A few things to consider and a quick word on a pet peeve...
In the 1860s, drinking water was only beginning to be filtered, purified, and treated for the various water-bone illnesses we know today; so, the Citizen had different drinking habits entirely.
The Citizen, also, lived and traveled in a different social-hospitality construct.
So, your Citizen would have had a drink before s/he left their home, would have been offered a beverage when they visited friends, bought a beverage at an establishment, and drank from creek to hand with a glance for obvious unhealthy pollution (like a rotting carcass). The Citizen would also have thought little of going up to a house, knocking on the door, and asking for a drink... which they likely would have been provided.
The Citizen would also have been drinking a lot less than we do today. When water is suspect and beverage availability uncertain... one tends to simply not drink. Not an option for the modern interpreter at a hot event.
Very little of the above happens at events, save offering a drink to “visiting” friends and the occasional beverage establishment.
So... we must look to do something that is outside of the everyday experiences of those we portray... bring beverages along on a “quick day trip”.
Thus, in researching, we will look to the occasions our Citizens did have to bring beverages along... hunters/sportsmen on day-long excursions, picnics, and bought-beverage packaging... and also, long voyages with uncertain re-provisioning, such as westward migration.
So... look to your event. If you are portraying your own home... grab a bucket to get water from the centralized event water source and serve it from pitcher to glass. If you are “in town”... look towards a flask, bottle in a basket, or possibly a sportsman’s canteen. If you are a commission agent, Army-associated, or other person who goes in to the situation knowing water access will be uncertain... look to sportsman’s canteen or bought beverage packaging.
The Things you carry support the Story you tell as much as the clothes you wear and the physical space you create. Not just “any old thing” will do... it may say something about your portrayal you don’t intend.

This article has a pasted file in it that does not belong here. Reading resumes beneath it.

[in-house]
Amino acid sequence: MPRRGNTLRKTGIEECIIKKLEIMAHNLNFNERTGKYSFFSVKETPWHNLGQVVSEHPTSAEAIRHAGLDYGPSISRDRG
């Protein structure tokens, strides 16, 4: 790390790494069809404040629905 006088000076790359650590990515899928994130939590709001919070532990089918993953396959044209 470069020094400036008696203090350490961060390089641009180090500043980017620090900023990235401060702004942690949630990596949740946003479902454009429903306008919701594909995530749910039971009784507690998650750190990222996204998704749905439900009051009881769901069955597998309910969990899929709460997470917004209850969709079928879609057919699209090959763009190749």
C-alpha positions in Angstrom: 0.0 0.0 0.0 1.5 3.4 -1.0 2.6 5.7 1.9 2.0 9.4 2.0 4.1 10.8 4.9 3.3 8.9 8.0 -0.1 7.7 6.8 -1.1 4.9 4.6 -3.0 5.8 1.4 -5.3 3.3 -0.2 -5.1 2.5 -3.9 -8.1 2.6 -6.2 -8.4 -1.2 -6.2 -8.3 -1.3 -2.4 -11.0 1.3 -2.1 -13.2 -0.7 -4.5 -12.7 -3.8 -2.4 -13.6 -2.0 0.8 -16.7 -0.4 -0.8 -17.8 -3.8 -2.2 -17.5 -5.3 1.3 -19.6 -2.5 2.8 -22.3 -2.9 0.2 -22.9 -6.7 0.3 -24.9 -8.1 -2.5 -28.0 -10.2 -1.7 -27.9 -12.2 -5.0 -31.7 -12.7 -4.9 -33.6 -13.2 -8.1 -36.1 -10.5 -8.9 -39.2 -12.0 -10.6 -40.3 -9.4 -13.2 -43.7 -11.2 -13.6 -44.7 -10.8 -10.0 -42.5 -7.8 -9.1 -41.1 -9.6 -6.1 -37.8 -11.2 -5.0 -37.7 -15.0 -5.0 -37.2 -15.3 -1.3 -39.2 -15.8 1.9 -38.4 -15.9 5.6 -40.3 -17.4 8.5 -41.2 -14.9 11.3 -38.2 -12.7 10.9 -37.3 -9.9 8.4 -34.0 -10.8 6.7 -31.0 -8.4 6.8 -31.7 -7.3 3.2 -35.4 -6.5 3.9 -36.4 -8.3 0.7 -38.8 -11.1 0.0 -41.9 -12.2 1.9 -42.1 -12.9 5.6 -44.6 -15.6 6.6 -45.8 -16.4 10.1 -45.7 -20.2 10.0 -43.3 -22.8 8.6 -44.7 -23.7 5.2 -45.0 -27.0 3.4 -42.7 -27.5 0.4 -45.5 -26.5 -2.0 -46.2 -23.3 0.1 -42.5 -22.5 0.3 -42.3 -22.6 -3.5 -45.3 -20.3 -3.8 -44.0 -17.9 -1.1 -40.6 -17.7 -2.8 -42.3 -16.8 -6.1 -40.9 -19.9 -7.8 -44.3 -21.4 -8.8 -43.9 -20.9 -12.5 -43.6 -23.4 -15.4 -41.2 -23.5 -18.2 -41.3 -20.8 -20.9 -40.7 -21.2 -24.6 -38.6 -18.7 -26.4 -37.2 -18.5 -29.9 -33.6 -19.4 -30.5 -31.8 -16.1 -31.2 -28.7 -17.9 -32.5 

A few more tangents ...
***Iced tea was seen among beverages for invalids. Hot tea was the method for healthy adults. In hot, humid weather... the idea of hot tea leaves us UG! ...so... lemonade, fruit vinegar, switchel, an infusion of mint and ginger sweetened to taste and served over ice... lots of choices, just not iced tea.
***Switchel... I’ve been looking for almost a decade and have not found published recipe or instructions that substitute honey for molasses or include honey in addition to molasses. When I request of the Hive Mind, I get lots of “well, it just makes sense, they used honey as an alternate sweetener so often.” Agreed, it was common substitution for sugar... but I can’t find it in direct reference to switchel use. If anyone can... please share.
***Yes, “mucket” is a military and sportsman item... so again, if you want to use one, have your sportsman catalog handy or expect to remind your military fellow participants that they were available private purchase at the period equivalent of Colman and you were not stealing from the dead. Keep in mind, they have a lot more fun accusing you of stealing from the dead.
***They were less likely to drink from the storage container. There’s a reason Mother scolds you to use a glass.
Please see my blog archive for recipes and further info on beverages.